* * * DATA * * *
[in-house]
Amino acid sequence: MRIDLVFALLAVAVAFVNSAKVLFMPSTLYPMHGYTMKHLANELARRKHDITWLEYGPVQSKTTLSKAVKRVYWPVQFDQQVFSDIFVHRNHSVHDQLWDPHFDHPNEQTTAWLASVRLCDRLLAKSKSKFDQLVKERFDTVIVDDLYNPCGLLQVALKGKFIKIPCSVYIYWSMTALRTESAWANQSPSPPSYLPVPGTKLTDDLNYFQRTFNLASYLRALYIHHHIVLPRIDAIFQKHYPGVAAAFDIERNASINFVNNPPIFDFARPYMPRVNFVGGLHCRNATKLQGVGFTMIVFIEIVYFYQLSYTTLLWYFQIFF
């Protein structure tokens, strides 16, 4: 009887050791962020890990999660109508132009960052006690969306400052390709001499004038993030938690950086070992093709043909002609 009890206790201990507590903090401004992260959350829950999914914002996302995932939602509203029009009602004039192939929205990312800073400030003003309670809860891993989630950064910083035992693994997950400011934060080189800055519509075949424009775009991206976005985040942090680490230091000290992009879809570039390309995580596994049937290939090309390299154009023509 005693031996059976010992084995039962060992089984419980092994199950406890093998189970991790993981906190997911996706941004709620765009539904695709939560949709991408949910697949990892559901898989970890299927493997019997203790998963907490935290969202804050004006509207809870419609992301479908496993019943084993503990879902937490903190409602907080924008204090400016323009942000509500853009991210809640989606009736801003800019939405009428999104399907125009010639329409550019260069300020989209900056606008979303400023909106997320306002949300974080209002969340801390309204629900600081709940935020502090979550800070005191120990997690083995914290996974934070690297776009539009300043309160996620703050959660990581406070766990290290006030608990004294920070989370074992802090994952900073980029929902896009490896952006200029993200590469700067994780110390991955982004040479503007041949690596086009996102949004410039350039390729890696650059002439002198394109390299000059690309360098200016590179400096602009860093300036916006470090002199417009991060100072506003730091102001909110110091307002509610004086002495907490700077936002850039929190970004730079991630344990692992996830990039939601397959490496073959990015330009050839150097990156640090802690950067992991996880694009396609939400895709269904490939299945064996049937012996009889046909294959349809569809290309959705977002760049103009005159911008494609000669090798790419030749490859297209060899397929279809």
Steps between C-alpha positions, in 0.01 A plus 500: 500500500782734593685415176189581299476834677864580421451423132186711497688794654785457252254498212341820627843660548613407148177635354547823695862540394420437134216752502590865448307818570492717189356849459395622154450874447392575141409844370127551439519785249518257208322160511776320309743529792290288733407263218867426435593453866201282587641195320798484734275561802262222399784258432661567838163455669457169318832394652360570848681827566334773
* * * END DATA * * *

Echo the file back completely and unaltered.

[in-house]
Amino acid sequence: MRIDLVFALLAVAVAFVNSAKVLFMPSTLYPMHGYTMKHLANELARRKHDITWLEYGPVQSKTTLSKAVKRVYWPVQFDQQVFSDIFVHRNHSVHDQLWDPHFDHPNEQTTAWLASVRLCDRLLAKSKSKFDQLVKERFDTVIVDDLYNPCGLLQVALKGKFIKIPCSVYIYWSMTALRTESAWANQSPSPPSYLPVPGTKLTDDLNYFQRTFNLASYLRALYIHHHIVLPRIDAIFQKHYPGVAAAFDIERNASINFVNNPPIFDFARPYMPRVNFVGGLHCRNATKLQGVGFTMIVFIEIVYFYQLSYTTLLWYFQIFF
């Protein structure tokens, strides 16, 4: 009887050791962020890990999660109508132009960052006690969306400052390709001499004038993030938690950086070992093709043909002609 009890206790201990507590903090401004992260959350829950999914914002996302995932939602509203029009009602004039192939929205990312800073400030003003309670809860891993989630950064910083035992693994997950400011934060080189800055519509075949424009775009991206976005985040942090680490230091000290992009879809570039390309995580596994049937290939090309390299154009023509 005693031996059976010992084995039962060992089984419980092994199950406890093998189970991790993981906190997911996706941004709620765009539904695709939560949709991408949910697949990892559901898989970890299927493997019997203790998963907490935290969202804050004006509207809870419609992301479908496993019943084993503990879902937490903190409602907080924008204090400016323009942000509500853009991210809640989606009736801003800019939405009428999104399907125009010639329409550019260069300020989209900056606008979303400023909106997320306002949300974080209002969340801390309204629900600081709940935020502090979550800070005191120990997690083995914290996974934070690297776009539009300043309160996620703050959660990581406070766990290290006030608990004294920070989370074992802090994952900073980029929902896009490896952006200029993200590469700067994780110390991955982004040479503007041949690596086009996102949004410039350039390729890696650059002439002198394109390299000059690309360098200016590179400096602009860093300036916006470090002199417009991060100072506003730091102001909110110091307002509610004086002495907490700077936002850039929190970004730079991630344990692992996830990039939601397959490496073959990015330009050839150097990156640090802690950067992991996880694009396609939400895709269904490939299945064996049937012996009889046909294959349809569809290309959705977002760049103009005159911008494609000669090798790419030749490859297209060899397929279809």
Steps between C-alpha positions, in 0.01 A plus 500: 500500500782734593685415176189581299476834677864580421451423132186711497688794654785457252254498212341820627843660548613407148177635354547823695862540394420437134216752502590865448307818570492717189356849459395622154450874447392575141409844370127551439519785249518257208322160511776320309743529792290288733407263218867426435593453866201282587641195320798484734275561802262222399784258432661567838163455669457169318832394652360570848681827566334773